Strawberry Growth Habits
Strawberries will grow from seeds spread by birds, but they are more likely to spread by runners. This is particularly true of June-bearing varieties and native strawberries or alpine types. After fruiting, each plant sends out at least two or three but sometimes more runners. The runners develop roots and establish themselves as new plants. Other stolonaceous plants like Bermuda grass spread in similar fashion.
Advantages of Groundcover Strawberries
Strawberries have a number of advantages when used as a ground cover. First, most varieties are evergreen. Second, they produce flowers and may even produce some berries, especially in the first few years. Third, should you decide you want to take out the ground cover, they are relatively easy to remove, unlike ivy or vinca.
Varieties for Groundcovers
Technically, you could use any variety of strawberry for a groundcover. However, certain varieties are better choices. These include:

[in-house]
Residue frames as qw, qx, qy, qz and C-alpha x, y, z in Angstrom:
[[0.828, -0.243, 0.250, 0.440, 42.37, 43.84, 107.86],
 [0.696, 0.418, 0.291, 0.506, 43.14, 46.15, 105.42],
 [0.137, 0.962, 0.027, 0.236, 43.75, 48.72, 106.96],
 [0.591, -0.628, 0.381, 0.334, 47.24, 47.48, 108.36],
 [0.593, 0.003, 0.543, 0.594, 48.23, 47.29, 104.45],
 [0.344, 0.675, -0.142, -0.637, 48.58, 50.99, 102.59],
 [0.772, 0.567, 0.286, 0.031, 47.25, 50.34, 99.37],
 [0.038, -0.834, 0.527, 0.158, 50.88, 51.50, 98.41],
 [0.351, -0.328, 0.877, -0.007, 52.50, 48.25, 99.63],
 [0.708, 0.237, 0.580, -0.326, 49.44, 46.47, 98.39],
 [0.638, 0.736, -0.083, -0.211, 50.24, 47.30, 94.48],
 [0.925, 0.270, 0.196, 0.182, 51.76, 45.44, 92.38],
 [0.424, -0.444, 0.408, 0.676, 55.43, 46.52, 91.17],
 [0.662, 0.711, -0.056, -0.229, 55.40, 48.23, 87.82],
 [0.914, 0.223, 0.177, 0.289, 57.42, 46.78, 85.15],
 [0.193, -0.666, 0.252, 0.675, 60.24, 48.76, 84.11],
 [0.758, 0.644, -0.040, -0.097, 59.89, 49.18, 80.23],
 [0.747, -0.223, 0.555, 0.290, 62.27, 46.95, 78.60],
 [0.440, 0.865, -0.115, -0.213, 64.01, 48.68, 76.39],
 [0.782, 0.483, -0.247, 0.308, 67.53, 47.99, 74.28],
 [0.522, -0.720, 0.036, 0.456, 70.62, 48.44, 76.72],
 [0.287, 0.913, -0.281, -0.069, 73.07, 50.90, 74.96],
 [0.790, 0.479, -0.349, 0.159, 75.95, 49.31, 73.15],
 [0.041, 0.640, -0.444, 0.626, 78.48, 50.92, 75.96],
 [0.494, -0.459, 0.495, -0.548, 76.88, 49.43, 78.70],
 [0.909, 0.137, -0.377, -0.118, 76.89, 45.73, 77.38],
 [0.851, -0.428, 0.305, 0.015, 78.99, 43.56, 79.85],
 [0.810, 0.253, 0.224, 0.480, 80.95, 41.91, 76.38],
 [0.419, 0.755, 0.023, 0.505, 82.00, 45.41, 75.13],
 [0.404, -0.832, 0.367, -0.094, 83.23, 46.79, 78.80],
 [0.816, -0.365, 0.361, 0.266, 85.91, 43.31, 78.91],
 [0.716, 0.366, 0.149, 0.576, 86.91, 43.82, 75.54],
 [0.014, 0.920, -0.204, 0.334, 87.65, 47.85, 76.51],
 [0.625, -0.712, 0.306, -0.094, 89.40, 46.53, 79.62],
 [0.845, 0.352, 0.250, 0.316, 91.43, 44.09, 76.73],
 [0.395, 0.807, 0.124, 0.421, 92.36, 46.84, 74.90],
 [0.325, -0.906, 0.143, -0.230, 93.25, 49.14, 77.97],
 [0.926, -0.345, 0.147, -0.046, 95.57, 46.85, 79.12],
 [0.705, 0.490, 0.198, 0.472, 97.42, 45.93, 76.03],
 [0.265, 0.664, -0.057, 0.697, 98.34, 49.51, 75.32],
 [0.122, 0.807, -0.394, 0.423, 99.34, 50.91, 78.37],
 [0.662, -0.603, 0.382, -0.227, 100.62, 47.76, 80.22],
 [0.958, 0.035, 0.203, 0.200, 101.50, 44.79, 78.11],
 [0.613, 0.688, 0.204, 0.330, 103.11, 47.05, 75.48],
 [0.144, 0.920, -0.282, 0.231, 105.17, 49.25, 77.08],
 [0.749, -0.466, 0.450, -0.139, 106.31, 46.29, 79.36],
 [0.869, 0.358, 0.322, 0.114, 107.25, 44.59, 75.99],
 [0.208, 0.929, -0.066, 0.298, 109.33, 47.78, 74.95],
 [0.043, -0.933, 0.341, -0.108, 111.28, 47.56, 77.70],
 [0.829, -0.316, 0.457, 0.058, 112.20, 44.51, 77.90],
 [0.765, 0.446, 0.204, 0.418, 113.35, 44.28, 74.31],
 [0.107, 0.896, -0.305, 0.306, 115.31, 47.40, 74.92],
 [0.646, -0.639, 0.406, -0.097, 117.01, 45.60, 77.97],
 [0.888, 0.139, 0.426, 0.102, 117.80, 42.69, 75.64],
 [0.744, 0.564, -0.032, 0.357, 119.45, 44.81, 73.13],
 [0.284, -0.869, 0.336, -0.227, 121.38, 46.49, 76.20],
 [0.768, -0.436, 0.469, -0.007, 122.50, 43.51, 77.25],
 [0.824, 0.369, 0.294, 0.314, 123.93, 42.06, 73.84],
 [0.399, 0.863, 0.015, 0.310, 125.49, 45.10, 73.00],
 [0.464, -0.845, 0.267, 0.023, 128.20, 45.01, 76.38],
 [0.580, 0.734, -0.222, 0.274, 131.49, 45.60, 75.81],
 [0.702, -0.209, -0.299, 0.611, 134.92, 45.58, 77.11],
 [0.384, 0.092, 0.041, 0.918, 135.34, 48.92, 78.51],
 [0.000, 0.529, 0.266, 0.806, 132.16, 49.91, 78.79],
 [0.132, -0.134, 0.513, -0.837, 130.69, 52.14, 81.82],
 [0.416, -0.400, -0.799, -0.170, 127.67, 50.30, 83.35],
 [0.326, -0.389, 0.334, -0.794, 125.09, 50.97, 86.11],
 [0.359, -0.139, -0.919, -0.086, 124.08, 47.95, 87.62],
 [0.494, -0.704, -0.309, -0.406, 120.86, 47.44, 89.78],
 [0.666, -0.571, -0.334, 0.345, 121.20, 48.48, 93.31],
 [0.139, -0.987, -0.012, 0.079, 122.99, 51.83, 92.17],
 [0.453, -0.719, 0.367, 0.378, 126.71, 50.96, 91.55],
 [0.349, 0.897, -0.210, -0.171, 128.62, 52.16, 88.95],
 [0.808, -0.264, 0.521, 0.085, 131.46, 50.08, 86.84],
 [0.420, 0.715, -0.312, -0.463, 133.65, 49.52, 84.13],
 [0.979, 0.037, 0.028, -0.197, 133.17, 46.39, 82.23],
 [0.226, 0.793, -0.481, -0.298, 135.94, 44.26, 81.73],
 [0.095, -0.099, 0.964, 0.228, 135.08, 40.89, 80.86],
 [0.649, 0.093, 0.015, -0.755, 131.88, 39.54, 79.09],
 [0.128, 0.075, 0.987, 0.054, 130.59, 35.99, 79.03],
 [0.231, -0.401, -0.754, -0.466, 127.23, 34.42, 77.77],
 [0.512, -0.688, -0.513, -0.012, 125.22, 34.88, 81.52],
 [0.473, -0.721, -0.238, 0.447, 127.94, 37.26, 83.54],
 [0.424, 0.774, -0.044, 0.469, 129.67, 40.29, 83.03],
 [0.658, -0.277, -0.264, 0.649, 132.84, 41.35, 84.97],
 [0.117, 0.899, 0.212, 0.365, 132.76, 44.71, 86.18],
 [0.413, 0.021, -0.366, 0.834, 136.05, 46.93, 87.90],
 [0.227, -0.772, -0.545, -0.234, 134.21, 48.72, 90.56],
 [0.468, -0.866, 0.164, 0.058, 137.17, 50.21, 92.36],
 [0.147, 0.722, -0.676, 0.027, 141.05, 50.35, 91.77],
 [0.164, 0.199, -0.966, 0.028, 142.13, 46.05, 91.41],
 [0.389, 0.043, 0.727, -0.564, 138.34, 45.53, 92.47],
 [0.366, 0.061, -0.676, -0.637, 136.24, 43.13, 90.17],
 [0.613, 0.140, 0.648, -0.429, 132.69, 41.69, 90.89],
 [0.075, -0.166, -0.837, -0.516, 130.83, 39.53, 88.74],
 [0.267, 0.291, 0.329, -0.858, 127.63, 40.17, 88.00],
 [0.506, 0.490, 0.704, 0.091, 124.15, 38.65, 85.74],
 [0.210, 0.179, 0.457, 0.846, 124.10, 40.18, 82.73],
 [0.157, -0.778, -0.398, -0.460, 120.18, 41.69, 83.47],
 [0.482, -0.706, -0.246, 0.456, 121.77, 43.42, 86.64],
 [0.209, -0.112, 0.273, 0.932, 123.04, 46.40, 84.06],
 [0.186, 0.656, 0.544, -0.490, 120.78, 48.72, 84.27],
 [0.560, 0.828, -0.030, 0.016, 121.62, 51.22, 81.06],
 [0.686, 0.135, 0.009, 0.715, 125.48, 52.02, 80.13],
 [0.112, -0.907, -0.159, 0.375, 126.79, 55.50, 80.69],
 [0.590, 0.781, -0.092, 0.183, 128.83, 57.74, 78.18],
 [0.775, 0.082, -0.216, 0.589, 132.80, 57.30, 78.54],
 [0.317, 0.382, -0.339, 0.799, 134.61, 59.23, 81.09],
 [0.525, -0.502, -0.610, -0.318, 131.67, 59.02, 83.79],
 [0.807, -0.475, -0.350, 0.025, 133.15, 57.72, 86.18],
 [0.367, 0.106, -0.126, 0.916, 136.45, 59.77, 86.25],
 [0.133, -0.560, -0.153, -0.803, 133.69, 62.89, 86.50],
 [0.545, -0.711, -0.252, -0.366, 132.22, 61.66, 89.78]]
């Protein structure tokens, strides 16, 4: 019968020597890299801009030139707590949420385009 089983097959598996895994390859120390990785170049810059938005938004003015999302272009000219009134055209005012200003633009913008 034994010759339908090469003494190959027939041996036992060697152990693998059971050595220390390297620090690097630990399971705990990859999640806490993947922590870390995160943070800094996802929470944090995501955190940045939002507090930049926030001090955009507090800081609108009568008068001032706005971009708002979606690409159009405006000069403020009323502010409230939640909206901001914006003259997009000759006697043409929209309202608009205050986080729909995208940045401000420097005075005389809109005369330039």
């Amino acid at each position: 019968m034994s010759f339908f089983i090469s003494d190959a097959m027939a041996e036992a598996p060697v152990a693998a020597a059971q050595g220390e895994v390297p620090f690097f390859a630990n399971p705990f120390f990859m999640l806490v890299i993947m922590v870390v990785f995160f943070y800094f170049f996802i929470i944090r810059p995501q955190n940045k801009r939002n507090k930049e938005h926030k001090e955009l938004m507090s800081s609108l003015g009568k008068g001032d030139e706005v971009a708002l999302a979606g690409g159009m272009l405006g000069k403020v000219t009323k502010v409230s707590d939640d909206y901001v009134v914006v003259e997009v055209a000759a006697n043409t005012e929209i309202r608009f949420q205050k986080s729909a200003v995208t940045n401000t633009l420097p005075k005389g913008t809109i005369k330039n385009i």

- June bearers, which produce a lot of runners and cover the ground quickly.
- Fragaria chiloensis, the beach or coast strawberry, native to the Pacific Northwest.
- Fragaria virginiana, the Virginia wild strawberry.
- Fragaria vesca, the woodland strawberry, which will grow in shade.
What About the Berries?
If your primary purpose is using strawberry plants for their groundcover abilities, don’t count on them for a big harvest. With June bearers, you might get a decent crop the first year or two. After that, the plants usually become too crowded to produce many berries. They can also develop virus infections that decrease flowering and fruiting.
Managing Groundcover Strawberries
Growing strawberries as a groundcover requires different management techniques. For example, when growing for the fruit, you cut off runners to focus on fruit production. When growing as a groundcover, you want to encourage runners. On the other hand, the coast strawberry may need to be cut back as it is an aggressive spreader. For fruit, you need full sun – for groundcovers that is less of an issue.
Whether growing for fruit or as a goundcover, strawberries need similar conditions. First, they must have fertile, well-drained soil. They prefer a slightly acid environment, so keep the soil pH around 5.5 to 6.0. Water is critical for berry production, but groundcover strawberries can tolerate a slightly drier environment. Fertilize in the late summer and fall with a 10-10-10 fertilizer. Keep weeds down for best growth.